Chronic pain more common in Americans than diabetes, depression: Study
New York, May 20 (IANS) Reported cases of chronic pain in the US grew at a much faster rate than other persistent conditions from 2019 to 2020, according to a new analysis of survey data.
The findings, described in the Journal of the American Medical Association Network Open, showed about 20 per cent of Americans -- more than 75 million people -- live with chronic pain.
On the contrary, only about seven people in 1,000 experience new cases of diabetes -- 37 million people live with diabetes -- year to year, and about 16 people in 1,000 have depression, and 46 people in 1,000 have hypertension.
Researchers including from the University of Washington, said their study highlights the need to take pain management more seriously as a public health problem.
"What we see in this study is that chronic pain, lasting longer than three months, happens to an awful lot of people," said Dr. Gregory Terman, Professor in the Department of Anesthesiology and Pain Medicine at the varsity's School of Medicine.
In a survey of about 10,000 US adults, the researchers asked approximately about their pain level in 2019 and again in 2020. Sixty per cent of respondents who had chronic pain in 2019 were still experiencing it a year later. It also showed that 52 people per 1,000 respondents reported developing chronic pain each year.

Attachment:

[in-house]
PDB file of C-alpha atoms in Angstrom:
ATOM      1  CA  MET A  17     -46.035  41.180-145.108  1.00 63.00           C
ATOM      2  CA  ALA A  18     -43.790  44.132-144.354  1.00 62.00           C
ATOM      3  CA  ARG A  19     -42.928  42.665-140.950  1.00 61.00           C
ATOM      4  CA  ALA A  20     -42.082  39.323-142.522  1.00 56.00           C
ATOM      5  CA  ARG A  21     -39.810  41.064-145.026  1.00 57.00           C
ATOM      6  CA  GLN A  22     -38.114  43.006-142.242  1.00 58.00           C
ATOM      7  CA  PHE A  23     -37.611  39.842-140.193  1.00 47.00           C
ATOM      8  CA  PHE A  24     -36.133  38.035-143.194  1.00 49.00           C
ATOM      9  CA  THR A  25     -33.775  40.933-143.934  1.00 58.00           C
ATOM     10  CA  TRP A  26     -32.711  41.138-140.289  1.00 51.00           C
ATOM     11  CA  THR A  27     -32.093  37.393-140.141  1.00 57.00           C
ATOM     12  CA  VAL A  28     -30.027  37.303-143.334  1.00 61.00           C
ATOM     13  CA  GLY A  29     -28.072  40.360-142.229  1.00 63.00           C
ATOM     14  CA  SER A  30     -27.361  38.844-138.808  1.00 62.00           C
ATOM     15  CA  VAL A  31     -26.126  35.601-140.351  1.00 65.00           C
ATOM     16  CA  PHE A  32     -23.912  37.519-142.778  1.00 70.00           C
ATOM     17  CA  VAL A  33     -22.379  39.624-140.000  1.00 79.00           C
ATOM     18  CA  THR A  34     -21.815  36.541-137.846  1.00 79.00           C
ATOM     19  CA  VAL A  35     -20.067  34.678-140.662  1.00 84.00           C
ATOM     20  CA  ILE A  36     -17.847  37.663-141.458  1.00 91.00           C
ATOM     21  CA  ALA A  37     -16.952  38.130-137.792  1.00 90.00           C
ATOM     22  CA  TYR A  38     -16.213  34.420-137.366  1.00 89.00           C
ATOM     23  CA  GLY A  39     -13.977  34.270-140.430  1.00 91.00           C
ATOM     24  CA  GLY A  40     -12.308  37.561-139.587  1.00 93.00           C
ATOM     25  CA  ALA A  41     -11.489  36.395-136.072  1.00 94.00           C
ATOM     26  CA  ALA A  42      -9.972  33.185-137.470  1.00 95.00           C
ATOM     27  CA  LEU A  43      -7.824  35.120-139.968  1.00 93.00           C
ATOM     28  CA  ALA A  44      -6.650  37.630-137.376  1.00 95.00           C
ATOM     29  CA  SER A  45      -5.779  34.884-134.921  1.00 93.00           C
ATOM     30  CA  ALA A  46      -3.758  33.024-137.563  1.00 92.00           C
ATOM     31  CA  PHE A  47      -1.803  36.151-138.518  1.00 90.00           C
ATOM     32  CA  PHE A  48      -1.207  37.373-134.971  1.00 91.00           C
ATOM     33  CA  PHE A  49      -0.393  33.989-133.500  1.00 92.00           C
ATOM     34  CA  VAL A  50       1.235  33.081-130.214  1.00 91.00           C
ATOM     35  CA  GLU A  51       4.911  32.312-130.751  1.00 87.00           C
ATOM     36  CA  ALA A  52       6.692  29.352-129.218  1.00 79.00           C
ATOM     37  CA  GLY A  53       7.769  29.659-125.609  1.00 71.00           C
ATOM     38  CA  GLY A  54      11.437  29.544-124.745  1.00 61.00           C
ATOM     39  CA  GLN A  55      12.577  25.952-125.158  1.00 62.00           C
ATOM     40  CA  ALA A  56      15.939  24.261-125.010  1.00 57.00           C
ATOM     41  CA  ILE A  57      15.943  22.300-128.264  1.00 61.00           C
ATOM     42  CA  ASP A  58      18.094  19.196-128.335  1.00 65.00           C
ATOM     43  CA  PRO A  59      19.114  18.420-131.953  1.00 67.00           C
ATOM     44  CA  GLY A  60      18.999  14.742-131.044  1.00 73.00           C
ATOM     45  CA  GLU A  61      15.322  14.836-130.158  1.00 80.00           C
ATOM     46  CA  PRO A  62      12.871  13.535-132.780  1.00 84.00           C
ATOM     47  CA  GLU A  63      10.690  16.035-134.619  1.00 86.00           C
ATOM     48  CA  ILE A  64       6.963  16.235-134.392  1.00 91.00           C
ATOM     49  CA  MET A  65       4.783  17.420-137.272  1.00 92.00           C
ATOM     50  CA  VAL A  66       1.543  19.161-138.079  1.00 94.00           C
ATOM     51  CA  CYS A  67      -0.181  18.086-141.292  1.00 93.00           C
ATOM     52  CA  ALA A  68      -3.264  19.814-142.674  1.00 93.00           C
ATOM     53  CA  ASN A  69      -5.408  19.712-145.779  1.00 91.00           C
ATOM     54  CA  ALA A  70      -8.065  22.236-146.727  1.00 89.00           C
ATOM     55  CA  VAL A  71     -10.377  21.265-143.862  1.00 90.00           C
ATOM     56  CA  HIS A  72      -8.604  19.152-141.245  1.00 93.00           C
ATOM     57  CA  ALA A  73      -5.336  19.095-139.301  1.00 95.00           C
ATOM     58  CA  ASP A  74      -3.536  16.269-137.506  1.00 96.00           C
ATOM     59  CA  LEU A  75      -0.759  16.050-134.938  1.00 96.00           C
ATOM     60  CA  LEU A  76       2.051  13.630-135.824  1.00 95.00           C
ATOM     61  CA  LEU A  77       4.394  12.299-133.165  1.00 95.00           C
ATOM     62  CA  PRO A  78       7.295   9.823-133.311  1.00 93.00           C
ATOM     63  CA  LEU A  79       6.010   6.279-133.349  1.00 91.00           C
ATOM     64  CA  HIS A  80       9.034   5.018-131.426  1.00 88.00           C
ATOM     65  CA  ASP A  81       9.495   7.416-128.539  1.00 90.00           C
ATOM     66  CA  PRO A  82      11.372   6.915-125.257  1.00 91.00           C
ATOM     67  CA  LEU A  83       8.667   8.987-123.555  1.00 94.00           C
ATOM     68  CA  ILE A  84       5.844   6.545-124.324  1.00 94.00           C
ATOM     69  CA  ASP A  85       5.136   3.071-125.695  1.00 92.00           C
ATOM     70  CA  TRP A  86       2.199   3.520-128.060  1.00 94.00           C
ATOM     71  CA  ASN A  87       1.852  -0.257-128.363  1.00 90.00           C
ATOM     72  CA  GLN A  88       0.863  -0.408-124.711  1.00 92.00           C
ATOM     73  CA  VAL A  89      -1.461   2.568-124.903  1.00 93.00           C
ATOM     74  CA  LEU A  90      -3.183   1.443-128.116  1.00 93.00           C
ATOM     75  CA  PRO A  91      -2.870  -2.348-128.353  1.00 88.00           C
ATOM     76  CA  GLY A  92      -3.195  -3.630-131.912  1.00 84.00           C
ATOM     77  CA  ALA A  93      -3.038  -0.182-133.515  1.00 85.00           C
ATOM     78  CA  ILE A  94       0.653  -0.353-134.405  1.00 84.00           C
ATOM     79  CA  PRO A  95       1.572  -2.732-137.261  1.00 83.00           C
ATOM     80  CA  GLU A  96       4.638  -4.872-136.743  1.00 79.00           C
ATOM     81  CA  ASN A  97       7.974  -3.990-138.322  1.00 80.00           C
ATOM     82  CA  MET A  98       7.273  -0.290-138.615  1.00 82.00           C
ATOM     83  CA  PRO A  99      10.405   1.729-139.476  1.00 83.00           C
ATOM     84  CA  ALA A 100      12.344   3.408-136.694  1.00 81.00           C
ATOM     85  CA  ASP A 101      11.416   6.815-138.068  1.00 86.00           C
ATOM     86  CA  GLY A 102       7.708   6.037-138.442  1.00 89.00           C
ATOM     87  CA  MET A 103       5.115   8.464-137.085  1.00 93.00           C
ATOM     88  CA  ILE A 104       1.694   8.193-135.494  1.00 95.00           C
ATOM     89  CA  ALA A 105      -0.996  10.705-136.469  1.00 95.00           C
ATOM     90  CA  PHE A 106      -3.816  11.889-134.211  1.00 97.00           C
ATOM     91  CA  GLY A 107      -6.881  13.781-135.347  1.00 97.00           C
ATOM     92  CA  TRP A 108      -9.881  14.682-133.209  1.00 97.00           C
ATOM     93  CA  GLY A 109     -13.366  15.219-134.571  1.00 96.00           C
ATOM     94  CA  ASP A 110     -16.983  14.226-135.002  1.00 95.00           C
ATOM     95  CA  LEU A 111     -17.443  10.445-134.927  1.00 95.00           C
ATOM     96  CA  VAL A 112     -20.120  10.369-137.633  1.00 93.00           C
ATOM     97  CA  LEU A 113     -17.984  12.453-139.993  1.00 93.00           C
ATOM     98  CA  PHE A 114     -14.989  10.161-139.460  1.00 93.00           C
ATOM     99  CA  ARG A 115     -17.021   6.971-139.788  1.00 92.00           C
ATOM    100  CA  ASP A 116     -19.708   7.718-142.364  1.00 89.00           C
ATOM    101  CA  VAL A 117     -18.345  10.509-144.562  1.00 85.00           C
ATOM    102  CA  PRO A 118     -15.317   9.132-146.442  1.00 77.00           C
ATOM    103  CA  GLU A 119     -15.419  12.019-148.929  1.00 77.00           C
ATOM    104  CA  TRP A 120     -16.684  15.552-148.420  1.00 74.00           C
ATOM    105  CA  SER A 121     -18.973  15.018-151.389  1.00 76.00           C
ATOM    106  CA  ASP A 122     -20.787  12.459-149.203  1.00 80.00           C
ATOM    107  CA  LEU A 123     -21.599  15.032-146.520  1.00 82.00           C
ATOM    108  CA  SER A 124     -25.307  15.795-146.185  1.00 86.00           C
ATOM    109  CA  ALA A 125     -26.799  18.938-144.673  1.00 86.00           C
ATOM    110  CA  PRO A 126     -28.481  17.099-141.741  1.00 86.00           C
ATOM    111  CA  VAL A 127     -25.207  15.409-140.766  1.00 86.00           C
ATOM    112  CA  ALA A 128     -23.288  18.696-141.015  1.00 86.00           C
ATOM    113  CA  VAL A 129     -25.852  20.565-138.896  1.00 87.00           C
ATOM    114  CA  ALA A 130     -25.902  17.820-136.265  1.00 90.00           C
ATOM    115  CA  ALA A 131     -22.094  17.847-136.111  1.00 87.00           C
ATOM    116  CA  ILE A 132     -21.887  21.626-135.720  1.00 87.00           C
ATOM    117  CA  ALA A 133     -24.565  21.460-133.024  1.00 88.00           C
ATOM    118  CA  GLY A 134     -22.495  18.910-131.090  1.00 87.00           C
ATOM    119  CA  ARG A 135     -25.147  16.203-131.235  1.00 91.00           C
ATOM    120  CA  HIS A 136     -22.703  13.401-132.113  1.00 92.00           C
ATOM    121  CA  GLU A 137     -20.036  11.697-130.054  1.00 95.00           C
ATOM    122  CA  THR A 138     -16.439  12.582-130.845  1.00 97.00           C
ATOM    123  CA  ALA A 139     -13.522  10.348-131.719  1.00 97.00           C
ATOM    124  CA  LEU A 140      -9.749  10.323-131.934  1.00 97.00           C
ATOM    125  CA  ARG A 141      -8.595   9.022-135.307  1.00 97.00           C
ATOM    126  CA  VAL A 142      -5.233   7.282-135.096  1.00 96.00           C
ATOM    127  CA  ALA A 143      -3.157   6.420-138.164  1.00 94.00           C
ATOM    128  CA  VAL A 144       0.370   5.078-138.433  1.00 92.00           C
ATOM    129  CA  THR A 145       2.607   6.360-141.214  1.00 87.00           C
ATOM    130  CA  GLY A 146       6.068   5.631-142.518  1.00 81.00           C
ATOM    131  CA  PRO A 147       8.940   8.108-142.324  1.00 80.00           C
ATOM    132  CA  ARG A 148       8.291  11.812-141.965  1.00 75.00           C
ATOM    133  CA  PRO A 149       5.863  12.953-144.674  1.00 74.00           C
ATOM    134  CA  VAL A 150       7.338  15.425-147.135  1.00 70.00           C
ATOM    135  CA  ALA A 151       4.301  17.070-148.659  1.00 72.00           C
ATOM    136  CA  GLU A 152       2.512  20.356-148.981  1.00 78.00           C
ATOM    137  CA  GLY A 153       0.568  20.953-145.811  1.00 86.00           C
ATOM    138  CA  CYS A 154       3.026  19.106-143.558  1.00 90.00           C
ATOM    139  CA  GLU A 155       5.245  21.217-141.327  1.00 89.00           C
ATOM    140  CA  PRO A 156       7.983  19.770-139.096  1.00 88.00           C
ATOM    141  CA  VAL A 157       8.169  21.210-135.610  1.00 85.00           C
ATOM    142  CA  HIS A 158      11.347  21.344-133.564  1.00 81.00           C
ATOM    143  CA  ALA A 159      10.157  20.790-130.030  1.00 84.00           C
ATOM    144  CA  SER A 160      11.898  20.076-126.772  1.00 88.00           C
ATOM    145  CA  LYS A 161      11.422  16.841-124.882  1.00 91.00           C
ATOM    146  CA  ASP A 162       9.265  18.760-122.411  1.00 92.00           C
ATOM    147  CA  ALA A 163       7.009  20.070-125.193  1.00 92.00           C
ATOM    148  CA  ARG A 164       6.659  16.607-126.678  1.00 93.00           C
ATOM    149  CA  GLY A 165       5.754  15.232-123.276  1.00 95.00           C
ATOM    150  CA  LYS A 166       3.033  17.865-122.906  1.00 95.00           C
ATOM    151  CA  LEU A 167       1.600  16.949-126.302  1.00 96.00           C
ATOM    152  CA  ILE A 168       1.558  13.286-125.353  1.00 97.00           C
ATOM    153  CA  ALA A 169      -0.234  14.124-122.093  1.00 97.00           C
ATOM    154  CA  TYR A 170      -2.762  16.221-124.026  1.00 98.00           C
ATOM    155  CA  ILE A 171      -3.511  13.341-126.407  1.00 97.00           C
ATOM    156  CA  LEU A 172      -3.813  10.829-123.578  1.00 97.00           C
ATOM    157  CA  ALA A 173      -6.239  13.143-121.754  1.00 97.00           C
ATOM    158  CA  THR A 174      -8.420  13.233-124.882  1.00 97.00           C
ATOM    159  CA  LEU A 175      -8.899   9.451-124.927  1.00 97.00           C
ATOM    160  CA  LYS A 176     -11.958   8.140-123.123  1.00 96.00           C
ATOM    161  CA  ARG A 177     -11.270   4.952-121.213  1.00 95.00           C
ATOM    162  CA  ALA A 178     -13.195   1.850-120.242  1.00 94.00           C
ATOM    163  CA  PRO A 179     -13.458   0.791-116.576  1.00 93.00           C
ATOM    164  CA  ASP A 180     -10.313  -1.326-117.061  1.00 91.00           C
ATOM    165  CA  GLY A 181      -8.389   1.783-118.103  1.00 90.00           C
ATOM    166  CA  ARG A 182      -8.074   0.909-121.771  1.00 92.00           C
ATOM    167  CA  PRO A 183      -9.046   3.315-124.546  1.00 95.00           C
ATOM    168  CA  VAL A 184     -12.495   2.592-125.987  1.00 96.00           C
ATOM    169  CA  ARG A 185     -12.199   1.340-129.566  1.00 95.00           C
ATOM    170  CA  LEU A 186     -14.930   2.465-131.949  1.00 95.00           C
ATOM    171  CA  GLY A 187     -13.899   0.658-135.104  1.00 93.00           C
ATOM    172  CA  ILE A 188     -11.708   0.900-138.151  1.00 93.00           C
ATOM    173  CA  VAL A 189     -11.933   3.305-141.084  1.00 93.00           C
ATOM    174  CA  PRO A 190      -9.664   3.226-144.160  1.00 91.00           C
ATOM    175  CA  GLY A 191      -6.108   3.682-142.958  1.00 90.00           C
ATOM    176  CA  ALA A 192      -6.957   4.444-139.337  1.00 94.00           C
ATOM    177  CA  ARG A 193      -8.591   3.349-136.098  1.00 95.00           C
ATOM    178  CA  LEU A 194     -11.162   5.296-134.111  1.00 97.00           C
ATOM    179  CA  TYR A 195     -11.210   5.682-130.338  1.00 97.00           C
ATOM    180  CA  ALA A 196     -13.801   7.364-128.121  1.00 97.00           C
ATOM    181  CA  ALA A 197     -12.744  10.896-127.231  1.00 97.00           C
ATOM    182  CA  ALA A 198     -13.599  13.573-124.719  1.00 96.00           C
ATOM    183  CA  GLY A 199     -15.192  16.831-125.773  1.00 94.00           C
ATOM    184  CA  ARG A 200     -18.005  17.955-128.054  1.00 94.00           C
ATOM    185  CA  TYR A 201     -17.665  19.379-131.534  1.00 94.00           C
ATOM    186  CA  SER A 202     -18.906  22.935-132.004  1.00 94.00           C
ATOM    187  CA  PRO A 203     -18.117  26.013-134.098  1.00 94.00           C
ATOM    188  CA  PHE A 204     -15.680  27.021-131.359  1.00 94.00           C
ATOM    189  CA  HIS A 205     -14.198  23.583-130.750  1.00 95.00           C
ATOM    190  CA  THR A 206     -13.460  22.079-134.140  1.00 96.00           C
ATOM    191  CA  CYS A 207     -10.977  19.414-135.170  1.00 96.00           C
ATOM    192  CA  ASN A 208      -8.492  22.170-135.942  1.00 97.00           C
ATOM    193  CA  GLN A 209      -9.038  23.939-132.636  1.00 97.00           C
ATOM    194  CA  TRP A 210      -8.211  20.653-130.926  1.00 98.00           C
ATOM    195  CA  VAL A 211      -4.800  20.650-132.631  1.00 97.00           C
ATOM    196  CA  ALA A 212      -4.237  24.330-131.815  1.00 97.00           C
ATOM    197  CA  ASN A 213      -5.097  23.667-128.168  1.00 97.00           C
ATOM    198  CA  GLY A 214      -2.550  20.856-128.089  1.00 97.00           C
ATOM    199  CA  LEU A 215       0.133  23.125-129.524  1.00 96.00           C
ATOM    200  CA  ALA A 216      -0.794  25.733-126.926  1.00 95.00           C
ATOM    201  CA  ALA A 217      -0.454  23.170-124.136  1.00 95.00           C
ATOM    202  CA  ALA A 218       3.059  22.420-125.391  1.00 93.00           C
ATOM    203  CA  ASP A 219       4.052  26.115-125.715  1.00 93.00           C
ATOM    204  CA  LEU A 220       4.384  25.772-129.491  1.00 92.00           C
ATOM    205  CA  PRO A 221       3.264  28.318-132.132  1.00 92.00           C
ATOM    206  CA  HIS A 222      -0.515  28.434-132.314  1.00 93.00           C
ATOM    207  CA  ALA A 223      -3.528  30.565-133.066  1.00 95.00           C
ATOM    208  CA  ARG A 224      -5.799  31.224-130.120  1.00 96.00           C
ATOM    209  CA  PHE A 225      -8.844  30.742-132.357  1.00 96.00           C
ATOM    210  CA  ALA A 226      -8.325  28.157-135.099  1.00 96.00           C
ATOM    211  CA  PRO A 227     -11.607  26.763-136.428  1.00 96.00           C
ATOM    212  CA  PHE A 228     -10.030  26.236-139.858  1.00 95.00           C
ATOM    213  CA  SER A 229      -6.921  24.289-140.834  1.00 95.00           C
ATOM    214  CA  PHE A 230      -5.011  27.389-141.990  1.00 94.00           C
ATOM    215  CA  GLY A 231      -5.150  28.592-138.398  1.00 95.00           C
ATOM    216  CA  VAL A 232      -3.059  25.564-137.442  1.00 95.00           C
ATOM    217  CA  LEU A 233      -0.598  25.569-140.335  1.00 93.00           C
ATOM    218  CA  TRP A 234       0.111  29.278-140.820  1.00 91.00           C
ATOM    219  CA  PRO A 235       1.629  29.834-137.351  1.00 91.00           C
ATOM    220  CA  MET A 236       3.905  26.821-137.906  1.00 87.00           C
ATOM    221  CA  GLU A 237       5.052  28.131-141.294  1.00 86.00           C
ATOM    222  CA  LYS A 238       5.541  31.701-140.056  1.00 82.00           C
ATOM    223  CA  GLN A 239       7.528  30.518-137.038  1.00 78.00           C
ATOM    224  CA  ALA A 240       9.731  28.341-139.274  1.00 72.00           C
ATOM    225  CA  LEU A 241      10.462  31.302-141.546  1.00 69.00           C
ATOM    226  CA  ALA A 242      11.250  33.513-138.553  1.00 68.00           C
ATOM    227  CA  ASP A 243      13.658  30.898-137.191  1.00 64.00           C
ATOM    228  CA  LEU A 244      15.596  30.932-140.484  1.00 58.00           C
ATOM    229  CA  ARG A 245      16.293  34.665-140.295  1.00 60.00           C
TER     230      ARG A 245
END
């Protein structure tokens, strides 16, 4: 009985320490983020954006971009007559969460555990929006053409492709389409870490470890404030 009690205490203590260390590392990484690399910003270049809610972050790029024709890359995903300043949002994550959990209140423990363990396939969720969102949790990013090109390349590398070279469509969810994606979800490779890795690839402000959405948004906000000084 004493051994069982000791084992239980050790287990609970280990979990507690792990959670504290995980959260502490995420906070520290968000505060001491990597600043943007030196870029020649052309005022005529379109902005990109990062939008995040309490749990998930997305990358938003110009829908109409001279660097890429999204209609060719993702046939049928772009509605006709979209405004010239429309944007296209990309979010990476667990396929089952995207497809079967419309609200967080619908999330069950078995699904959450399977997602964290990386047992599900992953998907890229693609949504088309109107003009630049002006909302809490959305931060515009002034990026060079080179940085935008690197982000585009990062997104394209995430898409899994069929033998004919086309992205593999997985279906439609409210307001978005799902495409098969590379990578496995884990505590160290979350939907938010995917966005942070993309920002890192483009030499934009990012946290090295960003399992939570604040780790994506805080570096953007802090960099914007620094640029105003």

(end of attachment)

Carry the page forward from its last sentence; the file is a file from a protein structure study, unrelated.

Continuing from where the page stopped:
"This unique survey allowed us to not only see the overall prevalence of chronic pain but also how frequently it develops," Terman said.
"The fact that more than 50 out of 1,000 people developed chronic pain in 2019-20 should concern us, particularly when compared to the development of other chronic diseases such as depression, which develops in 16 out of 1,000 people."
The researchers also identified factors that appeared to contribute to the development of chronic pain. For instance, people who said they experienced non-chronic pain in 2019 were more than twice as likely to report chronic pain in 2020, "suggesting the importance of treating pain before it becomes chronic," he said.
The findings, Terman said, point to an acute need for new therapeutics.
"So far most of the medications that we have to treat chronic pain are very old, have limited demonstrated effectiveness and can have dangerous side effects," he said.